Iran to turn off IAEA surveillance cameras operating outside safeguards agreement

US Rep. Ilhan Omar (D-MN) (L) talks with Speaker of the House Nancy Pelosi (D-CA) during a rally with fellow Democrats before voting on H.R. 1, or the People Act, on the East Steps of the US Capitol on March 08, 2019 in Washington, DC. (AFP photo)
This file picture by the Atomic Energy Organization of Iran (AEOI) shows centrifuge machines at the Natanz uranium enrichment facility in central Iran.

Iran's nuclear agency has announced plans to turn off some surveillance cameras of the International Atomic Energy Agency (IAEA), whose operation is deemed beyond Iran's obligations under the UN agency's safeguards agreement.

The Atomic Energy Organization of Iran (AEOI) in a statement on Wednesday said the UN nuclear watchdog’s surveillance cameras of the On-Line Enrichment Monitor (OLEM) – a system designed to provide continuous enrichment measurements at gaseous centrifuge enrichment plants -- and the flow meter are set to be taken offline.

“The Islamic Republic of Iran has so far had extensive cooperation with the IAEA, but unfortunately having failed to consider such cooperation which has derived from Iran's goodwill, the Agency has not appreciated it, and instead has considered it a duty,” the statement read.

It added that as a consequence, Iran has “decided that the operation of the cameras of the On-Line Enrichment Monitor and the IAEA’s flow meter should be stopped from today. The relevant authorities have been ordered to take the step.”

More than 80% of the IAEA's existing cameras are operating under the safeguards agreement, which will be in place and will keep functioning as usual, Iran's nuclear agency pointed out.

On Tuesday, a senior Iranian official urged the IAEA director general to refrain from pursuing any political agenda in his work, stating that the Islamic Republic is strongly opposed to an anti-Iran resolution at the Agency’s Board of Governors.

Speaking with the IRIB TV1 television channel, Kazem Gharibabadi, Iran’s former envoy to the IAEA, explained that the agency has submitted two separate reports to each meeting of the Board of Governors, one on Tehran’s compliance with its nuclear-related obligations and another on its compliance with the NPT Safeguards Agreement.

In its second report, the IAEA “claimed to have documents showing nuclear-related activities in some sites and called on Iran to cooperate with the agency and clarify the matter. The Islamic Republic of Iran, for its part, cooperated with the agency in good faith and on the basis of transparency,” he said.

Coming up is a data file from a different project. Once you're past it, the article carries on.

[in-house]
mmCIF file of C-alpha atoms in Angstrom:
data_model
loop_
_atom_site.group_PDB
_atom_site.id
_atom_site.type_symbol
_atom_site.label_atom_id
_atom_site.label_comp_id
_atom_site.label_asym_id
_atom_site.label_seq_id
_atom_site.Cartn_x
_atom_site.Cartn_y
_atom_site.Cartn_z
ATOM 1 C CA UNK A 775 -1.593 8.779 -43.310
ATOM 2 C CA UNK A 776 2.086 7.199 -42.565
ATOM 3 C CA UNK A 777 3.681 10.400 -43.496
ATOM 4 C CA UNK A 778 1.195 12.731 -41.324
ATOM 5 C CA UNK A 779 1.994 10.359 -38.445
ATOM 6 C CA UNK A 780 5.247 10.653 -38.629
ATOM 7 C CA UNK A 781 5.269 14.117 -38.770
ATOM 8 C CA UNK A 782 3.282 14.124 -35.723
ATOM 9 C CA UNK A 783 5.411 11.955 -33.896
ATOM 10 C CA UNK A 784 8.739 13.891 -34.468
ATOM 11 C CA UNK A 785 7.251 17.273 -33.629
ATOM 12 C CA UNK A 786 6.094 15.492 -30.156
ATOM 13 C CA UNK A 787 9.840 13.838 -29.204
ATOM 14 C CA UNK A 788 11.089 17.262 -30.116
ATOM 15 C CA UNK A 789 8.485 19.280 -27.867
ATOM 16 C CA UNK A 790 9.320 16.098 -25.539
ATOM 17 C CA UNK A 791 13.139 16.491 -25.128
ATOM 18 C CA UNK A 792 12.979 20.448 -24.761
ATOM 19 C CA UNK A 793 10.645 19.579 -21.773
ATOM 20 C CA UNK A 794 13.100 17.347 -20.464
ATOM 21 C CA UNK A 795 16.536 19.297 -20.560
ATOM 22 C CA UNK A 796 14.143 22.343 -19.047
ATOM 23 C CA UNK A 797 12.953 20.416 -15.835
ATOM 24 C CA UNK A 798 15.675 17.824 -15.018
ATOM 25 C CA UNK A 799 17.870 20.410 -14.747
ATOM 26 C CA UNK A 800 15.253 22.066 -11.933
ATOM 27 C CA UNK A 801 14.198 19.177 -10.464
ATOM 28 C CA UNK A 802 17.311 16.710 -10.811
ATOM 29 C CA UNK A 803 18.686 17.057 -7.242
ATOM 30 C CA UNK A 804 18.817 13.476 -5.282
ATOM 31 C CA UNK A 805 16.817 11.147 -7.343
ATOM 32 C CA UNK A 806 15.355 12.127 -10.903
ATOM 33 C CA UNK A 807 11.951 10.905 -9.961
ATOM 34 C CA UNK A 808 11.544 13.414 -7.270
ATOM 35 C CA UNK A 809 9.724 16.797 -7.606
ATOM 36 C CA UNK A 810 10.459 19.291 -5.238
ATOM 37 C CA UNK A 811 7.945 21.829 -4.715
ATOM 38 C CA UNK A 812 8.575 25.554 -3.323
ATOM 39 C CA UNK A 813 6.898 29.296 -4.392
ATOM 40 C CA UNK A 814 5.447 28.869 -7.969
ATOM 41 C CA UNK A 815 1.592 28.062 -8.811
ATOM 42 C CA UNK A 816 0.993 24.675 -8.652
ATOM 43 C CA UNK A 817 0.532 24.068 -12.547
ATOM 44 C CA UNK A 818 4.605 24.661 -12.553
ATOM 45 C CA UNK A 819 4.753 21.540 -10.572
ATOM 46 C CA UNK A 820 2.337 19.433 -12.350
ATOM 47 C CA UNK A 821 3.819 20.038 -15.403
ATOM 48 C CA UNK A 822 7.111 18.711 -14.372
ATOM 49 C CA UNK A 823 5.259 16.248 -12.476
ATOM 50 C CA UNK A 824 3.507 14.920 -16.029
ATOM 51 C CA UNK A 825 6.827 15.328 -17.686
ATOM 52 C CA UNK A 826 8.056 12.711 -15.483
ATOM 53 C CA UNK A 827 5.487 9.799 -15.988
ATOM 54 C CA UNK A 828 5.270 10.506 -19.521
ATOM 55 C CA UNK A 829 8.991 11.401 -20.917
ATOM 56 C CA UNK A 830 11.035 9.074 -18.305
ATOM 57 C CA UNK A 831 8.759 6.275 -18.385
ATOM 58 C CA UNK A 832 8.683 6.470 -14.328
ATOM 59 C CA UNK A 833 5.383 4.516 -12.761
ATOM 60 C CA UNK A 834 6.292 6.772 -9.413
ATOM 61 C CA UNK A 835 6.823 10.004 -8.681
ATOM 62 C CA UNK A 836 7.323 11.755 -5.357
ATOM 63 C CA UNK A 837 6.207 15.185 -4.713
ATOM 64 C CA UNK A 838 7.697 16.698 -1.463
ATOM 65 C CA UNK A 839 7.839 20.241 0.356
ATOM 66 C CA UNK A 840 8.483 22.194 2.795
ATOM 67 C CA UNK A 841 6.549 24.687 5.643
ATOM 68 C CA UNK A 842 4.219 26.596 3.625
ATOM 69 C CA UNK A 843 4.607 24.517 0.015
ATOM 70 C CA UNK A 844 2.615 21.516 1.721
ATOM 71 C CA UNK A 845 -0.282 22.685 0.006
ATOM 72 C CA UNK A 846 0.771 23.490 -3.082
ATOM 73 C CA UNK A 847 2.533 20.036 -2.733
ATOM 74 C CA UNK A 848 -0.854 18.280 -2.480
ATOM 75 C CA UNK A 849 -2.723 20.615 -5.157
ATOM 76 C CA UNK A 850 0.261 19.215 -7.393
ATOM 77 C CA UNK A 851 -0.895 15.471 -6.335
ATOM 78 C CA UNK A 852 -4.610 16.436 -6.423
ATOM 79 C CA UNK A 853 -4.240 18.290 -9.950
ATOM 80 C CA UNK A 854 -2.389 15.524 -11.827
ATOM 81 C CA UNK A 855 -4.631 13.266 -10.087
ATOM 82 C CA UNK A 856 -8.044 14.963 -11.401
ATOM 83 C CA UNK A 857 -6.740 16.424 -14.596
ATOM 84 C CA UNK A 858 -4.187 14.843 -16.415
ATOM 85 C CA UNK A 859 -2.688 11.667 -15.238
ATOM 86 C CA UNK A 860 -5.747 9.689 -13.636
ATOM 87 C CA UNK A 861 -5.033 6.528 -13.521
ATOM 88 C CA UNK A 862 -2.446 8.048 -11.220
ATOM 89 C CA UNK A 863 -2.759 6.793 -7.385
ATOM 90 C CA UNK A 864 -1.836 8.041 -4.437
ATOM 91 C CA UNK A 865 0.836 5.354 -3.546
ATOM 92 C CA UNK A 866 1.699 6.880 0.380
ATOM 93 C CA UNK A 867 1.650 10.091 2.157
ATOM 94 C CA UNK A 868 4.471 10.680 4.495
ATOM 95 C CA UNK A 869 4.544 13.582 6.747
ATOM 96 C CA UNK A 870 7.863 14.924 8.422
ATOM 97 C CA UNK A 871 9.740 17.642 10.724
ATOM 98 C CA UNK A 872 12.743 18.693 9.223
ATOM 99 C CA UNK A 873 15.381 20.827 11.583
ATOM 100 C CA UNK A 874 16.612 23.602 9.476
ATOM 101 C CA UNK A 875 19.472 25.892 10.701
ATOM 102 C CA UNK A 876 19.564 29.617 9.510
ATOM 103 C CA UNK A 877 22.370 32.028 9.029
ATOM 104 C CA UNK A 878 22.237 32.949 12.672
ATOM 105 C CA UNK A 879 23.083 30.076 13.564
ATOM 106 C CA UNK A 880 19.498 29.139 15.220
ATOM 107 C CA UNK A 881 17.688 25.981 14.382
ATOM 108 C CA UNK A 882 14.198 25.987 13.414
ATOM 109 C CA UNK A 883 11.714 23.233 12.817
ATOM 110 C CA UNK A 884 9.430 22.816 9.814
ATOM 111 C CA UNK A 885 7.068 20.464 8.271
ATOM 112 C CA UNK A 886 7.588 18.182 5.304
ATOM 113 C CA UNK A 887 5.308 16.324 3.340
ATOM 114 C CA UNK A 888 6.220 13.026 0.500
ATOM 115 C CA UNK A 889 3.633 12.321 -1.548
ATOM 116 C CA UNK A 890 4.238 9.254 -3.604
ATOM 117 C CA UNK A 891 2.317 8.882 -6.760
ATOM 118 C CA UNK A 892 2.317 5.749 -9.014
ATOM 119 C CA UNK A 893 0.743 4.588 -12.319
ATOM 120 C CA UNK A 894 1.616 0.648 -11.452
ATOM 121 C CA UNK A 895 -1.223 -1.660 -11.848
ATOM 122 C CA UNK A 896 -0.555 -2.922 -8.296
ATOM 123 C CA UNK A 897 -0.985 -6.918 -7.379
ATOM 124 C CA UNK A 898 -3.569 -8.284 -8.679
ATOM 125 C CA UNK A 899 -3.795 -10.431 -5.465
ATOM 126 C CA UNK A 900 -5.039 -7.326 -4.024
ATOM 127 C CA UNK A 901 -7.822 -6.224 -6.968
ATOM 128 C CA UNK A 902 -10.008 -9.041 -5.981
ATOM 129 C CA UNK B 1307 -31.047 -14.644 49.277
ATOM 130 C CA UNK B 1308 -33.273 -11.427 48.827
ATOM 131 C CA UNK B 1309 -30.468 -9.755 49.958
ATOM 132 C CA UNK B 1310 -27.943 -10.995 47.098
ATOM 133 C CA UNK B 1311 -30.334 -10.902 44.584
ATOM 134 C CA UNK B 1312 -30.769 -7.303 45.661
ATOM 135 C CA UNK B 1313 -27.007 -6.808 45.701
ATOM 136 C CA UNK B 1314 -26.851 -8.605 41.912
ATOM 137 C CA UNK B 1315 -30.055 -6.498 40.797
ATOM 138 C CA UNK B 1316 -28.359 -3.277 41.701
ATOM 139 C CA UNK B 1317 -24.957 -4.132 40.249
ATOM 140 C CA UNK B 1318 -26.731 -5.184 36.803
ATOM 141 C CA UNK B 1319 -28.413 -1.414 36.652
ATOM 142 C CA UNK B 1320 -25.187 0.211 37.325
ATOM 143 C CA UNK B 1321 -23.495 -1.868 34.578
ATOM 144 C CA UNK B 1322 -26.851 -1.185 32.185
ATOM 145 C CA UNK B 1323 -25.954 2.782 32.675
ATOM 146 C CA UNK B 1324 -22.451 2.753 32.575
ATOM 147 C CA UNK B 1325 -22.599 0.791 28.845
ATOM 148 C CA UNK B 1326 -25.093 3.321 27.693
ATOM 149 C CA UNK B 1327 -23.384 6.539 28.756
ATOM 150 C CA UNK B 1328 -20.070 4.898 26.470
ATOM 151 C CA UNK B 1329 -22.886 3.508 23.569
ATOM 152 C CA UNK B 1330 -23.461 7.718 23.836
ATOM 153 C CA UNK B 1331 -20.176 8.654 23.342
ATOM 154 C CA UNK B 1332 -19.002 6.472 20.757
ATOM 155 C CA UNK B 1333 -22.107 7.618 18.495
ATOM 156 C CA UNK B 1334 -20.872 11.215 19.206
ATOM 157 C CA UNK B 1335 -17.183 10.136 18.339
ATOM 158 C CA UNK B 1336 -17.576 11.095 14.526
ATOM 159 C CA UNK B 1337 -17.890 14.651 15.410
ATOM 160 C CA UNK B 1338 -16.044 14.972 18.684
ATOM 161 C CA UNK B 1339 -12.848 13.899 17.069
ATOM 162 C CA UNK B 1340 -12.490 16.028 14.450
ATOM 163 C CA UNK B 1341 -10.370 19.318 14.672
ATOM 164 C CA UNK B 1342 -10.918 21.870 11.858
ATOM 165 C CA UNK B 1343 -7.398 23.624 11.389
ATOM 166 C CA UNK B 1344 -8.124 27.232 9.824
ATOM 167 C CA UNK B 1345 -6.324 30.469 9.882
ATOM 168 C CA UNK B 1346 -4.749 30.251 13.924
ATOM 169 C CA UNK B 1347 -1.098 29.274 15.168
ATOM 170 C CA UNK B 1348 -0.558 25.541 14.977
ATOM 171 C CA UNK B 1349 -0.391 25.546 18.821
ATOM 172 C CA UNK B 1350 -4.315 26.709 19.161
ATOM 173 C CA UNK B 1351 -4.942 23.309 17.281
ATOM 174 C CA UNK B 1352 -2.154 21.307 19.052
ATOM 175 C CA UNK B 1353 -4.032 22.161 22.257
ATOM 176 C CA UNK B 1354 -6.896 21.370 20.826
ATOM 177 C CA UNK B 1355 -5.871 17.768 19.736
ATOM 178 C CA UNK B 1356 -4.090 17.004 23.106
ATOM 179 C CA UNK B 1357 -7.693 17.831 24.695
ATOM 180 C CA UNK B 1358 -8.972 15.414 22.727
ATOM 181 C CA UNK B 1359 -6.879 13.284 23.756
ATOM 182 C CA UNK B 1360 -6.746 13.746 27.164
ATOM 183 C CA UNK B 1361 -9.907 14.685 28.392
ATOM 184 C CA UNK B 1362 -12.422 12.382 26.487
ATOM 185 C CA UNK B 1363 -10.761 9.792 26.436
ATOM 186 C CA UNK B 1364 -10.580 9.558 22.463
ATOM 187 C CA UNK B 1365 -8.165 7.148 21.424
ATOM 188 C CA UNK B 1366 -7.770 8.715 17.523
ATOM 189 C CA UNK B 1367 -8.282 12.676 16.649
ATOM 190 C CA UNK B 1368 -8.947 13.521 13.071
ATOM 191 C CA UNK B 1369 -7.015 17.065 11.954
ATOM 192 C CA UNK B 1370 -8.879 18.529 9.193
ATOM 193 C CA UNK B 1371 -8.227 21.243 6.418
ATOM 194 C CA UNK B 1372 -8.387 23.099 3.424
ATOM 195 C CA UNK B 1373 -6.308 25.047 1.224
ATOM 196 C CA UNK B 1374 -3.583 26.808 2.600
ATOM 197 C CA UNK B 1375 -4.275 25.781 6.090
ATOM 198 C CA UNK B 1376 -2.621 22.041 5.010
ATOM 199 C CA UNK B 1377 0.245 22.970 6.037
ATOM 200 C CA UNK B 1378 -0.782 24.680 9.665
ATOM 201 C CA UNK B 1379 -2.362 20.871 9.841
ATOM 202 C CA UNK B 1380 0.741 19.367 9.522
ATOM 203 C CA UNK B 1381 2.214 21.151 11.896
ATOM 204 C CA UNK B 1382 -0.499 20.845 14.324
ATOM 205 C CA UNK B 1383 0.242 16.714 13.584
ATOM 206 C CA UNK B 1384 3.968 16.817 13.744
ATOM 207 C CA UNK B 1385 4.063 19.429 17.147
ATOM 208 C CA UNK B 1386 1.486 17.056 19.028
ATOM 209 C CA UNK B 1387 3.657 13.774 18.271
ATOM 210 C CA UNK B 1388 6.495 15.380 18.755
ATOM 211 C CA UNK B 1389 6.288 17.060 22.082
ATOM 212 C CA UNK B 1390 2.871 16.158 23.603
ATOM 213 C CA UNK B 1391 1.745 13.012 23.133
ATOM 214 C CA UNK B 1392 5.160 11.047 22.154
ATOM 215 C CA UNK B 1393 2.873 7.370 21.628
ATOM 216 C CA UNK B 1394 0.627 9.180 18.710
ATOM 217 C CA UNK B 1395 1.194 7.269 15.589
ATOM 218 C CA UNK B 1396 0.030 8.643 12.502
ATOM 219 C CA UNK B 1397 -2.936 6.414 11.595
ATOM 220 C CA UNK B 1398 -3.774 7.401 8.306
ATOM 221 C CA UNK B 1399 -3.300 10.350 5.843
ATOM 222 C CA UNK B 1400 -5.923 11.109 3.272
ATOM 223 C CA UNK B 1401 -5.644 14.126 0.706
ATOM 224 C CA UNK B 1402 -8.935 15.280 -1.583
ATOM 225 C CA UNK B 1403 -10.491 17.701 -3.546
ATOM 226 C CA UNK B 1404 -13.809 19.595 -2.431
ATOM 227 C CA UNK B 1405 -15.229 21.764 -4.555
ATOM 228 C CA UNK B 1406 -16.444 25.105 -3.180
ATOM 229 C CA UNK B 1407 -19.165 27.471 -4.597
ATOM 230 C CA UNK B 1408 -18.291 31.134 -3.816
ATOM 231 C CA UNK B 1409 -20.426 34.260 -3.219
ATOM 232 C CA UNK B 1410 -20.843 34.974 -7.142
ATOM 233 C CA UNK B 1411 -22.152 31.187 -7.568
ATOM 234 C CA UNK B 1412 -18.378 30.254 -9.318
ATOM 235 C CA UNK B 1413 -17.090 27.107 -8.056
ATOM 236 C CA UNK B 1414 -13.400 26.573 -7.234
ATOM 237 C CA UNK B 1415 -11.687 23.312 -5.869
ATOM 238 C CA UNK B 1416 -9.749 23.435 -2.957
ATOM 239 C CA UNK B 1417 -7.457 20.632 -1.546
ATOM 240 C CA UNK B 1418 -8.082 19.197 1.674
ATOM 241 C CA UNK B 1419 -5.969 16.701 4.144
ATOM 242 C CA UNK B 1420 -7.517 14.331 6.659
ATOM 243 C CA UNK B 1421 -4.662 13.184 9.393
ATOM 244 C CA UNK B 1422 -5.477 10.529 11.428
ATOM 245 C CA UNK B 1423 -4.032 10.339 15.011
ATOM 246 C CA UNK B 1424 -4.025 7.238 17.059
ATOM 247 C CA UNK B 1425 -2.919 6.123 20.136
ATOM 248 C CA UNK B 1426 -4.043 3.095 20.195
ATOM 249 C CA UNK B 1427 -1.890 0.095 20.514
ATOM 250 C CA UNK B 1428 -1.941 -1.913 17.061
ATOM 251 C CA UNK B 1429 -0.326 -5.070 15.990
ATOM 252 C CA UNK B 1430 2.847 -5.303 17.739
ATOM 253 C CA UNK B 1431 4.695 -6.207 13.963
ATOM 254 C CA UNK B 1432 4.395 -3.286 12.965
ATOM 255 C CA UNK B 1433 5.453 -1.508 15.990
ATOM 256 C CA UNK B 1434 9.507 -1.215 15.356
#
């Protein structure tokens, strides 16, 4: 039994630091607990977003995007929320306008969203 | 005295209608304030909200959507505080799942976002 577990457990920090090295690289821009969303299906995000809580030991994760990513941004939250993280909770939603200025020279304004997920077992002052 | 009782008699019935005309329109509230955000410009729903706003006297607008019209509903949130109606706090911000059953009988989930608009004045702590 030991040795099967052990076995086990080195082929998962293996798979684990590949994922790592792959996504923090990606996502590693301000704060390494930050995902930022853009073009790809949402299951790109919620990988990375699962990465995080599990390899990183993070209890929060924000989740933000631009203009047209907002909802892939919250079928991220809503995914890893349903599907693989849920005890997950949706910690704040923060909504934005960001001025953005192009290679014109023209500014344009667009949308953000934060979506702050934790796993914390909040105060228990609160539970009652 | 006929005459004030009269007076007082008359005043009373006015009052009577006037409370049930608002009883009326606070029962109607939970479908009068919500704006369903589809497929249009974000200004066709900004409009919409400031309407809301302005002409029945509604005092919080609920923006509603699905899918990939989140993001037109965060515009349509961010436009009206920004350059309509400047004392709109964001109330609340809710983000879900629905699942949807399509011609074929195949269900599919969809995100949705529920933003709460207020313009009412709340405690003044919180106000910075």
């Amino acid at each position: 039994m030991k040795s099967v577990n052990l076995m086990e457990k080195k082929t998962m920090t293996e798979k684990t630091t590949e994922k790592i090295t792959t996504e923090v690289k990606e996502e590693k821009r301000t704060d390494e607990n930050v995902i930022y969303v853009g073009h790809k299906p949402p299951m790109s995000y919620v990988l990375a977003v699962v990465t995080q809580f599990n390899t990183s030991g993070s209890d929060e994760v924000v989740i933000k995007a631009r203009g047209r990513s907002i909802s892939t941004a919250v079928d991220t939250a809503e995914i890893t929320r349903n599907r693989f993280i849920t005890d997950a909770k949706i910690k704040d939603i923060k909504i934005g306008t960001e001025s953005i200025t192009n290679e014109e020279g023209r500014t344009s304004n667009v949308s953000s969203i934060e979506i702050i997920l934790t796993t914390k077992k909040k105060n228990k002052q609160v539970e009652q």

Gharibabadi, who is now the Iranian Judiciary chief’s deputy for international affairs and secretary of the country’s High Council for Human Rights, stated that Iran provided adequate explanations to the IAEA after tiny amounts of nuclear particles were found in one or two locations.

“I think there are two main reasons why the IAEA has amplified the issue and put it high on its agenda. One reason is the constant political pressure that the United States, some Western countries, and the Zionist regime have been exerting on the agency,” he said, pointing out that Israel itself is not a signatory to the NPT.

In his introductory statement to the board meeting on Monday, IAEA Director General Rafael Grossi once again repeated his anti-Iran rhetoric, alleging that since February 23, 2021, the IAEA’s “activities have been seriously affected by Iran’s decision to stop the implementation of its nuclear-related commitments under the JCPOA, including the Additional Protocol.”

He claimed that Tehran “has not provided explanations that are technically credible in relation to the agency’s findings at three undeclared locations in Iran.”

Grossi’s remarks came despite frequent warnings by Tehran that it will respond in kind in case the IAEA drifts away from its technical nature and makes a politicized decision concerning Iran’s peaceful nuclear program.

On June 1, Iranian Foreign Ministry spokesman Saeed Khatibzadeh said the country will respond strongly and proportionately to any “unconstructive move” at the upcoming meeting of the IAEA Board of Governors. The warning came a day after Iran dismissed the agency’s latest report on its nuclear program.

“Those who regard the Board of Governors and the director general’s report as leverage and tools of political games against Iran are responsible for the consequences,” he said.


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